There is a lot of anger about this issue and it’s starting to get quite a lot of attention, especially since Fiverr started trying to present itself as the place for Pro quality services.


#7

That and the sites that host the content require that the actual artist be the one to file the complaint in order for something to be done instead of those that are looking out for the artist. There are a couple of creative sites that I hang out on that have this issue with one where I actually contacted support and informed them that there was a site that was selling creators images with the original site watermarks and all. What did they do?

Nothing. They said unless I’m the actual artist of the work in question they can’t take any action. But it’s stuff from the site with the site’s watermark, along with countless content from other websites?


#8

It’s been going on since Fiverr’s early days, what makes you think they will be gone in a couple of months?

@misscrystal hey mislead customers by telling them its their own work.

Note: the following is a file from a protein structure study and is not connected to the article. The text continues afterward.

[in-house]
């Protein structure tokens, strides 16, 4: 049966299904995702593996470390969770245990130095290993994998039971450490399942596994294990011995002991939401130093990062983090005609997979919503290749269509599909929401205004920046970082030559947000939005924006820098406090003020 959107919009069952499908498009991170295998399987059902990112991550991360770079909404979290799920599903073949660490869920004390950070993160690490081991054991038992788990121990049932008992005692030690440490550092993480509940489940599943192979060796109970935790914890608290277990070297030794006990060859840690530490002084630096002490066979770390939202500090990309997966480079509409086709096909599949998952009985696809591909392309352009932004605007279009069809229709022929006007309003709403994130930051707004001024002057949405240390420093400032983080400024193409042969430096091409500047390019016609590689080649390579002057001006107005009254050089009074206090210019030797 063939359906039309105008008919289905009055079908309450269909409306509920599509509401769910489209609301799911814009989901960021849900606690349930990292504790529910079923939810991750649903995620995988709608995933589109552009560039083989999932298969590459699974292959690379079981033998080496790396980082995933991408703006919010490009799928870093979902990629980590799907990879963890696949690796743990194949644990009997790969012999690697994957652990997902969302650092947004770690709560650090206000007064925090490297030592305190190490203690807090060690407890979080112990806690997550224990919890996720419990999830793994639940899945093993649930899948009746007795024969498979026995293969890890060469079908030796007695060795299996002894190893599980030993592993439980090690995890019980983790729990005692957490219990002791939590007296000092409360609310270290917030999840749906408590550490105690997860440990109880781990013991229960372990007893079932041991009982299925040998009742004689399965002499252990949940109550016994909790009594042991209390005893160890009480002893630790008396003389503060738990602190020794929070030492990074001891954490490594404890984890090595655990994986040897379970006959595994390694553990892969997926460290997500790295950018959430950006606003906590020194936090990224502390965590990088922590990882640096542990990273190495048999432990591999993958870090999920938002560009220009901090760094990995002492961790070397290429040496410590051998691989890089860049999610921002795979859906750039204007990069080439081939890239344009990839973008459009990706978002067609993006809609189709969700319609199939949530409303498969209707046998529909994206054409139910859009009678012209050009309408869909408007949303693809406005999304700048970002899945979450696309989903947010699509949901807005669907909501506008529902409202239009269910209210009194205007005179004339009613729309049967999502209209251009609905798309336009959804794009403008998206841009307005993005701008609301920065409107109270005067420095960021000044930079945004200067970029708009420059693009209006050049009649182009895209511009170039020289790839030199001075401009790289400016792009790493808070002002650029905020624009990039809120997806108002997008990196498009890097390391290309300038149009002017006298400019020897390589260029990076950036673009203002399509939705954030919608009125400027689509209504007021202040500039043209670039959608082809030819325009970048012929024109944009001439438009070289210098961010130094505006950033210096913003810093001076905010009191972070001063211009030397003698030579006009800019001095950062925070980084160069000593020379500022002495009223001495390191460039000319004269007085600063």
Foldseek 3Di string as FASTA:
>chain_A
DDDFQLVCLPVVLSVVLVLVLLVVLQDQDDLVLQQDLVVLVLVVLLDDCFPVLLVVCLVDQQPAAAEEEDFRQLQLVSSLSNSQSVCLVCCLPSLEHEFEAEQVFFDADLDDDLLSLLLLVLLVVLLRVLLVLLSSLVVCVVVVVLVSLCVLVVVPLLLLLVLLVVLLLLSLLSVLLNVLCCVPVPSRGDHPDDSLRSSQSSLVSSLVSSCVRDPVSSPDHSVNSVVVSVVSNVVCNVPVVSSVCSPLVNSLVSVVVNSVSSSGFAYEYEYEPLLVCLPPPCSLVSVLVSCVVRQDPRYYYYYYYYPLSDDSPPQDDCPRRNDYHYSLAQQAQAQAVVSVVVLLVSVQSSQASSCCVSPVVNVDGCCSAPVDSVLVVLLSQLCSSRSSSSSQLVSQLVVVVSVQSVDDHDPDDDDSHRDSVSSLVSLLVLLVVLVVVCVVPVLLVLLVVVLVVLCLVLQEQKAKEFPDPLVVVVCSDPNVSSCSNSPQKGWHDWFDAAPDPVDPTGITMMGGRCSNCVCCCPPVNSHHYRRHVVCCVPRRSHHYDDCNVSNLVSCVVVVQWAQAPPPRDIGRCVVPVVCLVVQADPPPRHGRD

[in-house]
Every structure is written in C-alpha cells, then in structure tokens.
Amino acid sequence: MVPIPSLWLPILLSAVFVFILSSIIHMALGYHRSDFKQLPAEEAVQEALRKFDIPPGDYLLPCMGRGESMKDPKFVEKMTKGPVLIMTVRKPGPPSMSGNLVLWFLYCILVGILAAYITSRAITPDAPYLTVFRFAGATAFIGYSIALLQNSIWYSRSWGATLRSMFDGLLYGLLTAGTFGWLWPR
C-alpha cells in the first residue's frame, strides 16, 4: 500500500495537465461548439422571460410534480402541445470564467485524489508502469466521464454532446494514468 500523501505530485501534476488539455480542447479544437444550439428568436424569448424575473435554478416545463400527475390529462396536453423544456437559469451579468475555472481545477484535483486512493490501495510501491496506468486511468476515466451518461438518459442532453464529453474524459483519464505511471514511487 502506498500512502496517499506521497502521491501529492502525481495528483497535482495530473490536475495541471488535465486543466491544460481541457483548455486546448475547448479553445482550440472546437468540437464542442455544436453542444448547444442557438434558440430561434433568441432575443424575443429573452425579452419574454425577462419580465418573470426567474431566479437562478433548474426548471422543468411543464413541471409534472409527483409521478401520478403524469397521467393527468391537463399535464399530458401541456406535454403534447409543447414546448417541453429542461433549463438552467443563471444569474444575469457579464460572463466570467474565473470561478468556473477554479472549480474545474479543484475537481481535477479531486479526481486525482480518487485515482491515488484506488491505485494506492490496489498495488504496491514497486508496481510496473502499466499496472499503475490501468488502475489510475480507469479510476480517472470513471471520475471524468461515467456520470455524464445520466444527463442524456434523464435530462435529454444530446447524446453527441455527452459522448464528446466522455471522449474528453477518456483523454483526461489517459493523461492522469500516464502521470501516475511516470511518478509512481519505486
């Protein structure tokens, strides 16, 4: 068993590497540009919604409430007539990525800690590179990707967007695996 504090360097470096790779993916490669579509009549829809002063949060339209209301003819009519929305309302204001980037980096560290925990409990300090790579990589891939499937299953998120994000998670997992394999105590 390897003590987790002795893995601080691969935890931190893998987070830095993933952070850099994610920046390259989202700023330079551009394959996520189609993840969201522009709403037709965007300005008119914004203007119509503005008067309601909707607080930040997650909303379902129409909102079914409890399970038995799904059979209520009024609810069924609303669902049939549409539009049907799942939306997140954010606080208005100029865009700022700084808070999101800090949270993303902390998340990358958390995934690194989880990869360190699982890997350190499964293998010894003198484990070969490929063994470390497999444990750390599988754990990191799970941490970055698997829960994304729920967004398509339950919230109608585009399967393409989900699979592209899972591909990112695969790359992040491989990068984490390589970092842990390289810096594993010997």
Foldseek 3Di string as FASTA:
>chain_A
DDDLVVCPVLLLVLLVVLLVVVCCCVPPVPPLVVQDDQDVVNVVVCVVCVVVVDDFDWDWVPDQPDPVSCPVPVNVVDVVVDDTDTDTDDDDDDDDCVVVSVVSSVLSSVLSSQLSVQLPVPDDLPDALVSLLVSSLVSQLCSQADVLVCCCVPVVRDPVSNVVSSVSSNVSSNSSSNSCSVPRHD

Those gigs would be perfectly legal if they purchased a new license each time, provided said license to each buyer AND had a disclaimer that they offer a template.


#9

An artist I found and informed about a problem with their work being sold on Fiverr lodged a complaint and had it removed. Now there is lots more of their work being sold on Fiverr so I dropped them a line and they said that they are aware how bad the situation was now (every day at least $100 is made on Fiverr using their work) but the issue is now part of a bigger investigation. In this case, I’m guessing that it will end up being like the Amazon debacle where Amazon sits and watches lots of people selling reviews and then stings them all at once as part of a bigger hit.